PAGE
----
Natural Killer (NK) cells and Cytotoxic T lymphocytes (CTL) are critical for the immune response against virus infections or transformed cells. They kill target cells via polarized exocytosis of lytic proteins from secretory lysosomes (SL). Rab27a and munc13-4 interact directly and are required for target cell killing. How they cooperate in the intricate degranulation process is not known. We identified critical residues in munc13-4 for rab27 interaction and tested binding mutants in several complementation assays. In a rat mast cell line we replaced endogenous munc13-4 with ectopically expressed munc13-4 constructs. Unlike wild type munc13-4, binding mutants fail to rescue β-hexosaminidase secretion. In accord, expression of binding mutants in CTL of Familial Hemophagocytic Lymphohistiocytosis type 3 patients, does not rescue CD107 appearance on the plasma membrane. Total Internal Reflection Fluorescence (TIRF) imaging shows that munc13-4*rab27a restricts motility of SL in the subapical cytoplasm. We propose that rab27*munc13-4 tethers SL to the plasma membrane, a requirement for formation of a cognate SNARE complex for fusion.
cytotoxic T cell; Degranulation; mast cell; munc13-4; rab27; secretory lysosomes; tethering
Munc13-4 is a Ca2+-dependent membrane- and SNARE-binding protein that promotes membrane fusion.
Munc13-4 is a widely expressed member of the CAPS/Munc13 protein family proposed to function in priming secretory granules for exocytosis. Munc13-4 contains N- and C-terminal C2 domains (C2A and C2B) predicted to bind Ca2+, but Ca2+-dependent regulation of Munc13-4 activity has not been described. The C2 domains bracket a predicted SNARE-binding domain, but whether Munc13-4 interacts with SNARE proteins is unknown. We report that Munc13-4 bound Ca2+ and restored Ca2+-dependent granule exocytosis to permeable cells (platelets, mast, and neuroendocrine cells) dependent on putative Ca2+-binding residues in C2A and C2B. Munc13-4 exhibited Ca2+-stimulated SNARE interactions dependent on C2A and Ca2+-dependent membrane binding dependent on C2B. In an apparent coupling of membrane and SNARE binding, Munc13-4 stimulated SNARE-dependent liposome fusion dependent on putative Ca2+-binding residues in both C2A and C2B domains. Munc13-4 is the first priming factor shown to promote Ca2+-dependent SNARE complex formation and SNARE-mediated liposome fusion. These properties of Munc13-4 suggest its function as a Ca2+ sensor at rate-limiting priming steps in granule exocytosis.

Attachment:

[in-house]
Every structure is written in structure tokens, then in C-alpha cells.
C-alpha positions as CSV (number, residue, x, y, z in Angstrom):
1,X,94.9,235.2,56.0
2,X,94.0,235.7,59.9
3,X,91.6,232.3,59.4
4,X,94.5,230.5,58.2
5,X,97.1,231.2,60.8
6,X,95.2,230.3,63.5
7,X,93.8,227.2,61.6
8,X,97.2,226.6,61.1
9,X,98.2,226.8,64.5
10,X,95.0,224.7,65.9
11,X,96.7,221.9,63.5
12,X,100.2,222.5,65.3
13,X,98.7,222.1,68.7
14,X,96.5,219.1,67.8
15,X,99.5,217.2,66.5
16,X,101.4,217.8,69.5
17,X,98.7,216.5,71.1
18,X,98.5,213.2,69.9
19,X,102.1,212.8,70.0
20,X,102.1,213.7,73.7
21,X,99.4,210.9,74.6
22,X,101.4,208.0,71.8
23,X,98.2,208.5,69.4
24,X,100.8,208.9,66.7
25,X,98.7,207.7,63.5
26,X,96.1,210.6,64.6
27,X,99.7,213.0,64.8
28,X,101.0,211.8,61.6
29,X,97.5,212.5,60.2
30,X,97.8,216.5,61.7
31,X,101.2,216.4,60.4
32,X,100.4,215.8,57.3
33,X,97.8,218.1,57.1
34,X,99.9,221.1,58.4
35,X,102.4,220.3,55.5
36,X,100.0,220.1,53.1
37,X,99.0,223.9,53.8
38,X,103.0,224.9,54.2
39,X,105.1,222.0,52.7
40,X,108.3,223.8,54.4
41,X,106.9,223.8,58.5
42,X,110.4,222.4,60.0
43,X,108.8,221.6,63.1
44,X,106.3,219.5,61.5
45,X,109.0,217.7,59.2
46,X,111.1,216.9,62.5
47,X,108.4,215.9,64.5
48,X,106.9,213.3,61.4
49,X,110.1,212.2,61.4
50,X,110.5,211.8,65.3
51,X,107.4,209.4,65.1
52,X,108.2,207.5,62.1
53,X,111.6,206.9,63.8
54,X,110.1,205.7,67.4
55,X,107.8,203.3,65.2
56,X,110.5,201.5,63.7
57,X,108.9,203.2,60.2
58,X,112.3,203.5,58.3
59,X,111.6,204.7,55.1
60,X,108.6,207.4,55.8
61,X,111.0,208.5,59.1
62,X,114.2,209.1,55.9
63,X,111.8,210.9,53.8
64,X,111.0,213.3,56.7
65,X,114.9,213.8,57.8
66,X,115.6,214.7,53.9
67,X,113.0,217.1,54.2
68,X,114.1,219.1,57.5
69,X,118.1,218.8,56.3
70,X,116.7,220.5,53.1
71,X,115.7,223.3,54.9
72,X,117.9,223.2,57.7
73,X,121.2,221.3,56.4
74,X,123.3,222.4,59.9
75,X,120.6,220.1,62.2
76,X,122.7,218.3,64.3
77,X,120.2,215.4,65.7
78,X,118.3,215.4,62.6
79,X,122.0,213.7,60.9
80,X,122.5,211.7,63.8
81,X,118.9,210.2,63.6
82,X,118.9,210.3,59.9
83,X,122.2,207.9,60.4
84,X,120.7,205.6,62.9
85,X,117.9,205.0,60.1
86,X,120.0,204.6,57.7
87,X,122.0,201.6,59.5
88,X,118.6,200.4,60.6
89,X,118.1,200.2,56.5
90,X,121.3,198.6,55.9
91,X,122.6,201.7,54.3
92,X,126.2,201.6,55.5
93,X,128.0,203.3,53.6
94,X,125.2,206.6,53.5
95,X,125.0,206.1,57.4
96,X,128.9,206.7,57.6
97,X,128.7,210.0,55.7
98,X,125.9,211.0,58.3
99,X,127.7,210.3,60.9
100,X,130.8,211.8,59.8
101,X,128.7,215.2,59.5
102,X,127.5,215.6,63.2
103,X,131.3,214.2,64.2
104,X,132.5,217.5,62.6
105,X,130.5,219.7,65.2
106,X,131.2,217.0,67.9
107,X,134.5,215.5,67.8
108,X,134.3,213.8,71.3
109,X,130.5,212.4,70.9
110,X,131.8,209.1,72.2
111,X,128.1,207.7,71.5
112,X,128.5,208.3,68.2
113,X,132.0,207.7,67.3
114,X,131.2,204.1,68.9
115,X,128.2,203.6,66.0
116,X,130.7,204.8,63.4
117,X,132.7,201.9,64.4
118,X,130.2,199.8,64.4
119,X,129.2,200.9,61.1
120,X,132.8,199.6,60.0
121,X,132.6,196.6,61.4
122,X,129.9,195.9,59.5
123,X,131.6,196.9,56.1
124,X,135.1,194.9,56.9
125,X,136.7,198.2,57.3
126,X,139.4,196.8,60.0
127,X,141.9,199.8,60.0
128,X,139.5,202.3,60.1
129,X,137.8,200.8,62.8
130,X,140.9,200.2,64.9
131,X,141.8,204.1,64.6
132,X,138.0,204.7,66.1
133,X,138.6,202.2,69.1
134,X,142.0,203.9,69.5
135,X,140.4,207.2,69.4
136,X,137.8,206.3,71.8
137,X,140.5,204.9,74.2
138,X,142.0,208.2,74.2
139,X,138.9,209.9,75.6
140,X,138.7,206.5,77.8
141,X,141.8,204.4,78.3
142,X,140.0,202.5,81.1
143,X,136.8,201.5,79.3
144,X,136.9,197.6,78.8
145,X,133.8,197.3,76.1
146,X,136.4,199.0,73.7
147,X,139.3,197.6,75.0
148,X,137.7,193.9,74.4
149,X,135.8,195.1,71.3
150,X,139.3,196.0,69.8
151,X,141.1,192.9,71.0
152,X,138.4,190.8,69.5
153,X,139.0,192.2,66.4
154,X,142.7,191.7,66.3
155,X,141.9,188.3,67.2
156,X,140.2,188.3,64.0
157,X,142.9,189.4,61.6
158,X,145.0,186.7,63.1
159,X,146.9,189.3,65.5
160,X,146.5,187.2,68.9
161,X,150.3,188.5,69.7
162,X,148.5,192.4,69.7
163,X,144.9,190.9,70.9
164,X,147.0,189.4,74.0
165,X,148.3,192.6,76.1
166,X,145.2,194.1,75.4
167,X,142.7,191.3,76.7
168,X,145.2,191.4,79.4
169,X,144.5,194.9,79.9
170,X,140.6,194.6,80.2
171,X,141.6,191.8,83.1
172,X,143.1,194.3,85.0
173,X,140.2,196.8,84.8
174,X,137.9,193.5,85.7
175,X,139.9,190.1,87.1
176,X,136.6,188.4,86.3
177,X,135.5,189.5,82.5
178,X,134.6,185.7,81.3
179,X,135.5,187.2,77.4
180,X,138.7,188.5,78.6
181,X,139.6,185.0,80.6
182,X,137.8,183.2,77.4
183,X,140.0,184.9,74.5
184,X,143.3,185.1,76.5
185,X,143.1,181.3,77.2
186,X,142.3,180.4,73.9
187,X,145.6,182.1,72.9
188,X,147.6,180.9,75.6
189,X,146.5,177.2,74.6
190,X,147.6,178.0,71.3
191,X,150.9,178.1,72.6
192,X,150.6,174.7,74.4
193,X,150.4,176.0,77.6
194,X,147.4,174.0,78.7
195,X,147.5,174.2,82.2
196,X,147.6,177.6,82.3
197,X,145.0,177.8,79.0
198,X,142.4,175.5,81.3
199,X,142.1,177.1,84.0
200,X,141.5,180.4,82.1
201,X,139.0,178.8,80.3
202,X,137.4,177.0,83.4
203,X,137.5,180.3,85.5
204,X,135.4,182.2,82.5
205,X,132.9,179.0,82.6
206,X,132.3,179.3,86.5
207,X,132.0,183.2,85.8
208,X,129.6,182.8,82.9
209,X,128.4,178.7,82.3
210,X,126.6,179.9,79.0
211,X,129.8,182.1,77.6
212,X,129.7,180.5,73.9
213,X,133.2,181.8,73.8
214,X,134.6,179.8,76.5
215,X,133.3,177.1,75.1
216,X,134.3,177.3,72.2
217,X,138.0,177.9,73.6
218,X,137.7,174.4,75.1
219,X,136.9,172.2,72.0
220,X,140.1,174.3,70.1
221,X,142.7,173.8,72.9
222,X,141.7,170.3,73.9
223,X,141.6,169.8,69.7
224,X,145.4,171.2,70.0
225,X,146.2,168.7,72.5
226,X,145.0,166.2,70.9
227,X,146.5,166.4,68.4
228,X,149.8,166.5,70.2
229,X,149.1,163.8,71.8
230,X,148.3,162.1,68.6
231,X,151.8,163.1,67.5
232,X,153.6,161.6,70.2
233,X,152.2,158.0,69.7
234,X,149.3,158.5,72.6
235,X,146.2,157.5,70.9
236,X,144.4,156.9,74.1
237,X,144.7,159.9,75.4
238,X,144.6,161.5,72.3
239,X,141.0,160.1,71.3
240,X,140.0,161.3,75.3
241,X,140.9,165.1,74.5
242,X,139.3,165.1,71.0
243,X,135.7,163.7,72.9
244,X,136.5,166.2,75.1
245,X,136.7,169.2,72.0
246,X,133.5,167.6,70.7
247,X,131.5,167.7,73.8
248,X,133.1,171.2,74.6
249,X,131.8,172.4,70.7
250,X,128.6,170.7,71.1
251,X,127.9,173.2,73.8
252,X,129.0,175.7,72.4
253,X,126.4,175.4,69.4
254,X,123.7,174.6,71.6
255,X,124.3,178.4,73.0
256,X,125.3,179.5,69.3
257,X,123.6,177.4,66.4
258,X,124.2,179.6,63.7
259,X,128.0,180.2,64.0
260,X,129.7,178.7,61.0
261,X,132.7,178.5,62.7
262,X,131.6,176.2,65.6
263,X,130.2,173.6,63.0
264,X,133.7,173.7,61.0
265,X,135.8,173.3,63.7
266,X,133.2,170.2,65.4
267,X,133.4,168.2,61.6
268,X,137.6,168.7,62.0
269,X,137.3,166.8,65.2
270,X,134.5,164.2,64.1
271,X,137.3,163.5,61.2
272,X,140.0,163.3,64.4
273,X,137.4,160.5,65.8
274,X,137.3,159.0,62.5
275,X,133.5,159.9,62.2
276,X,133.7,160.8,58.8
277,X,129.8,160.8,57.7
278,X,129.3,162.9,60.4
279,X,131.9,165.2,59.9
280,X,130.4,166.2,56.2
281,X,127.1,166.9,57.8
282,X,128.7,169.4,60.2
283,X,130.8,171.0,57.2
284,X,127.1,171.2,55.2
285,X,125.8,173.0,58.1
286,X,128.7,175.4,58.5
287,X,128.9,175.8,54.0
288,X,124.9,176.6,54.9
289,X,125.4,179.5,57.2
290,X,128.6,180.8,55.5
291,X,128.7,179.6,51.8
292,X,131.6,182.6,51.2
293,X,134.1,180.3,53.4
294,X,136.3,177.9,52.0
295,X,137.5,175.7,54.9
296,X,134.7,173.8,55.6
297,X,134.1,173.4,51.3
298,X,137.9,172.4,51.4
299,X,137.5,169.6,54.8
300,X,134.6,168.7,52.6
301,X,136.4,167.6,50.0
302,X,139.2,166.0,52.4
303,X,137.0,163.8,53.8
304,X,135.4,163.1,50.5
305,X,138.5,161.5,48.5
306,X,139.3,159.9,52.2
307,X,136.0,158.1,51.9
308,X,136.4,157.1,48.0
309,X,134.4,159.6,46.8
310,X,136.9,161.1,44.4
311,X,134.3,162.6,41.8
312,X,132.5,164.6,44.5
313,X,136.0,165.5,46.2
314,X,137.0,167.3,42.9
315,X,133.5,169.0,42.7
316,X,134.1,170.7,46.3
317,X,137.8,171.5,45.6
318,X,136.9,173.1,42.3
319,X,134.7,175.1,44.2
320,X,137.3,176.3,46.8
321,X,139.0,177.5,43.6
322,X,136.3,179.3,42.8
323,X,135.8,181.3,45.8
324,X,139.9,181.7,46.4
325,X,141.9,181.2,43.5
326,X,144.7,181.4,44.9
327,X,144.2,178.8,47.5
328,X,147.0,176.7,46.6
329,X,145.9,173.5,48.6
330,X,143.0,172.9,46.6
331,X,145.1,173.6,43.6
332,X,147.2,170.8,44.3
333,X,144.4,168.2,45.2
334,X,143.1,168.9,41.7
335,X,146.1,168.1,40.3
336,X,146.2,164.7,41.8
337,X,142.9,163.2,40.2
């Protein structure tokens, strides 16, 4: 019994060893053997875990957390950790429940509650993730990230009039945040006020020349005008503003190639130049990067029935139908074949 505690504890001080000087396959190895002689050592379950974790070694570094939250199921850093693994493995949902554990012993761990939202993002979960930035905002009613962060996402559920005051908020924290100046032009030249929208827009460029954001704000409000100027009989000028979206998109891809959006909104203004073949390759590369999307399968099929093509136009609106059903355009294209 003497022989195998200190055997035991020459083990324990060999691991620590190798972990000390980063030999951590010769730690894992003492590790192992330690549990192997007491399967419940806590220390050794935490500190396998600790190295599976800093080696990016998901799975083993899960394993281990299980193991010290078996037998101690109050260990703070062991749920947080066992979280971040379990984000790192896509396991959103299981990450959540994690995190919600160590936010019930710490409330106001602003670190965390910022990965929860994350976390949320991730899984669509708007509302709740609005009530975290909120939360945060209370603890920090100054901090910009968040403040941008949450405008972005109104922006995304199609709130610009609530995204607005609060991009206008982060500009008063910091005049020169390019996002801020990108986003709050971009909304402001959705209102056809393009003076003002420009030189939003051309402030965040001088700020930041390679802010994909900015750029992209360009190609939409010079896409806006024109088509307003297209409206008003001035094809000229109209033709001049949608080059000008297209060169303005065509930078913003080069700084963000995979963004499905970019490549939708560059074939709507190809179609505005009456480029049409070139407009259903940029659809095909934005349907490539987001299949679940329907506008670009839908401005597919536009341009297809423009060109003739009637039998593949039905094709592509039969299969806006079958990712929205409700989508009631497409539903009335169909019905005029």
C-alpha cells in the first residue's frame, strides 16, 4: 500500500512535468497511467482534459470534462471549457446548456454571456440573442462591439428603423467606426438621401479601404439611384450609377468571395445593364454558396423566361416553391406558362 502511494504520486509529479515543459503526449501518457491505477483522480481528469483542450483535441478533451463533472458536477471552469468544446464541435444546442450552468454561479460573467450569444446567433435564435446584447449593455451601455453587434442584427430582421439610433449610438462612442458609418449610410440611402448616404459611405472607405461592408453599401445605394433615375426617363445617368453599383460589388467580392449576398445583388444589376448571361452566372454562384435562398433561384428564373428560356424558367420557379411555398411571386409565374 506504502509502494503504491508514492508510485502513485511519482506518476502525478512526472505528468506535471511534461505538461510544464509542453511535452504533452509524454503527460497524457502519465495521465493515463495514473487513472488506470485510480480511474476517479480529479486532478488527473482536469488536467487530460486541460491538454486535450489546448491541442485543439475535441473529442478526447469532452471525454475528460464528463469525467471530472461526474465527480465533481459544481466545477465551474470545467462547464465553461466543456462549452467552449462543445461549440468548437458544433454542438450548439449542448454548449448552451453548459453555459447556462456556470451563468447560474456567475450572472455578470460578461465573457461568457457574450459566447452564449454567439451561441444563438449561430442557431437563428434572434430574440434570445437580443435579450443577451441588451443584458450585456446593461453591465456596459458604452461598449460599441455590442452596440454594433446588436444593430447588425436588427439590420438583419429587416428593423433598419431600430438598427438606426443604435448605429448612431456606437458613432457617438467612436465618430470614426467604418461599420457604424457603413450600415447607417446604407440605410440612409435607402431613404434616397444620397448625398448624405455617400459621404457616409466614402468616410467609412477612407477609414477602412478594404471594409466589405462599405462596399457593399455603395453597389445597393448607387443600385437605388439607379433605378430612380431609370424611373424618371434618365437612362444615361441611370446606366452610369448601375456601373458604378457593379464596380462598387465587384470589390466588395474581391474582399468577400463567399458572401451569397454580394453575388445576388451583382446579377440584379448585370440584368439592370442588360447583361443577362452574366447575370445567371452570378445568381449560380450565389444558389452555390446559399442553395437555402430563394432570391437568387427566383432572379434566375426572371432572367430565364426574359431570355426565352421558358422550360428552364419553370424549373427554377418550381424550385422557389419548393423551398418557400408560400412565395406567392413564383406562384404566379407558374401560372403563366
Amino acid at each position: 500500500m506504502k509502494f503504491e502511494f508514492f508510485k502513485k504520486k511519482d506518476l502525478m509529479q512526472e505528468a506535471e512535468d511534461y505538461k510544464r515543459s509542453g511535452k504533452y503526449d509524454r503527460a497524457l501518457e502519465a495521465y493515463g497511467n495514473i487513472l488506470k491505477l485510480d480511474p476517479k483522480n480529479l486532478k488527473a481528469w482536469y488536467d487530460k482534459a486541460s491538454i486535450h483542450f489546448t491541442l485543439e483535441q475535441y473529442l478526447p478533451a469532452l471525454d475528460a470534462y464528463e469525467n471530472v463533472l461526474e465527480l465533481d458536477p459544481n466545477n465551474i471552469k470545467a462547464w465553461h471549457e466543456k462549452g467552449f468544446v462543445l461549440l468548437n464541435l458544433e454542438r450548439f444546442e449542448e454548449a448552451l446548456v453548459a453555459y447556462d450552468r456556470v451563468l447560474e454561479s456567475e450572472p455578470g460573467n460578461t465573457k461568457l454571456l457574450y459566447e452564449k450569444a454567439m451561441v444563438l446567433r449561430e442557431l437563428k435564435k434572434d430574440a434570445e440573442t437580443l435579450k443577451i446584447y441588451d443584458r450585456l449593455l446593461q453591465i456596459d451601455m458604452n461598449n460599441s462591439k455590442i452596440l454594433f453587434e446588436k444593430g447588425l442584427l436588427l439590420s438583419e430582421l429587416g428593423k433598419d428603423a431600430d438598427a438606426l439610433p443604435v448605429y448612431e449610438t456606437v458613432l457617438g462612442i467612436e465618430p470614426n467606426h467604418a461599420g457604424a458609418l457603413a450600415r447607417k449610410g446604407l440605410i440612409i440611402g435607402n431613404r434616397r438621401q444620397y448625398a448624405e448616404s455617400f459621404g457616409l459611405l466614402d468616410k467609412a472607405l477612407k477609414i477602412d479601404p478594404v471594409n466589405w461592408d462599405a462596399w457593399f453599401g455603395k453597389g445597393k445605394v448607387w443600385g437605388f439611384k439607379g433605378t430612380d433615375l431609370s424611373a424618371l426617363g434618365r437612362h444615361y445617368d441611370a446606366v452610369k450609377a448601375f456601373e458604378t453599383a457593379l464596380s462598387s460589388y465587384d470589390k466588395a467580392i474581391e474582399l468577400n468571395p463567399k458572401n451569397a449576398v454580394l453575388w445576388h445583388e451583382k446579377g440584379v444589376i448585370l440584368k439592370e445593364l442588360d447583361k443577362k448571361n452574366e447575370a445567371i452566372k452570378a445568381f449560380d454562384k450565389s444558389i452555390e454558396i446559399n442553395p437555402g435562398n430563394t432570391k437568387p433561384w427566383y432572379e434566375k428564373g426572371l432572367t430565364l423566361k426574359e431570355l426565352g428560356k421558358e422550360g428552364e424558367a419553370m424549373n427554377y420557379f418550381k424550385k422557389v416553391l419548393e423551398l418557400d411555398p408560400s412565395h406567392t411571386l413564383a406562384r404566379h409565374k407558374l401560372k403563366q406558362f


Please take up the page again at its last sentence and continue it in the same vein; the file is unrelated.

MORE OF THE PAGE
Griscelli syndrome type 2 (GS2) is a genetic disorder in which patients exhibit life-threatening defects of cytotoxic T lymphocytes (CTLs) whose lytic granules fail to dock on the plasma membrane and therefore do not release their contents. The disease is caused by the absence of functional rab27a, but how rab27a controls secretion of lytic granule contents remains elusive. Mutations in Munc13-4 cause familial hemophagocytic lymphohistiocytosis subtype 3 (FHL3), a disease phenotypically related to GS2. We show that Munc13-4 is a direct partner of rab27a. The two proteins are highly expressed in CTLs and mast cells where they colocalize on secretory lysosomes. The region comprising the Munc13 homology domains is essential for the localization of Munc13-4 to secretory lysosomes. The GS2 mutant rab27aW73G strongly reduced binding to Munc13-4, whereas the FHL3 mutant Munc13-4Δ608-611 failed to bind rab27a. Overexpression of Munc13-4 enhanced degranulation of secretory lysosomes in mast cells, showing that it has a positive regulatory role in secretory lysosome fusion. We suggest that the secretion defects seen in GS2 and FHL3 have a common origin, and we propose that the rab27a/Munc13-4 complex is an essential regulator of secretory granule fusion with the plasma membrane in hematopoietic cells. Mutations in either of the two genes prevent formation of this complex and abolish secretion.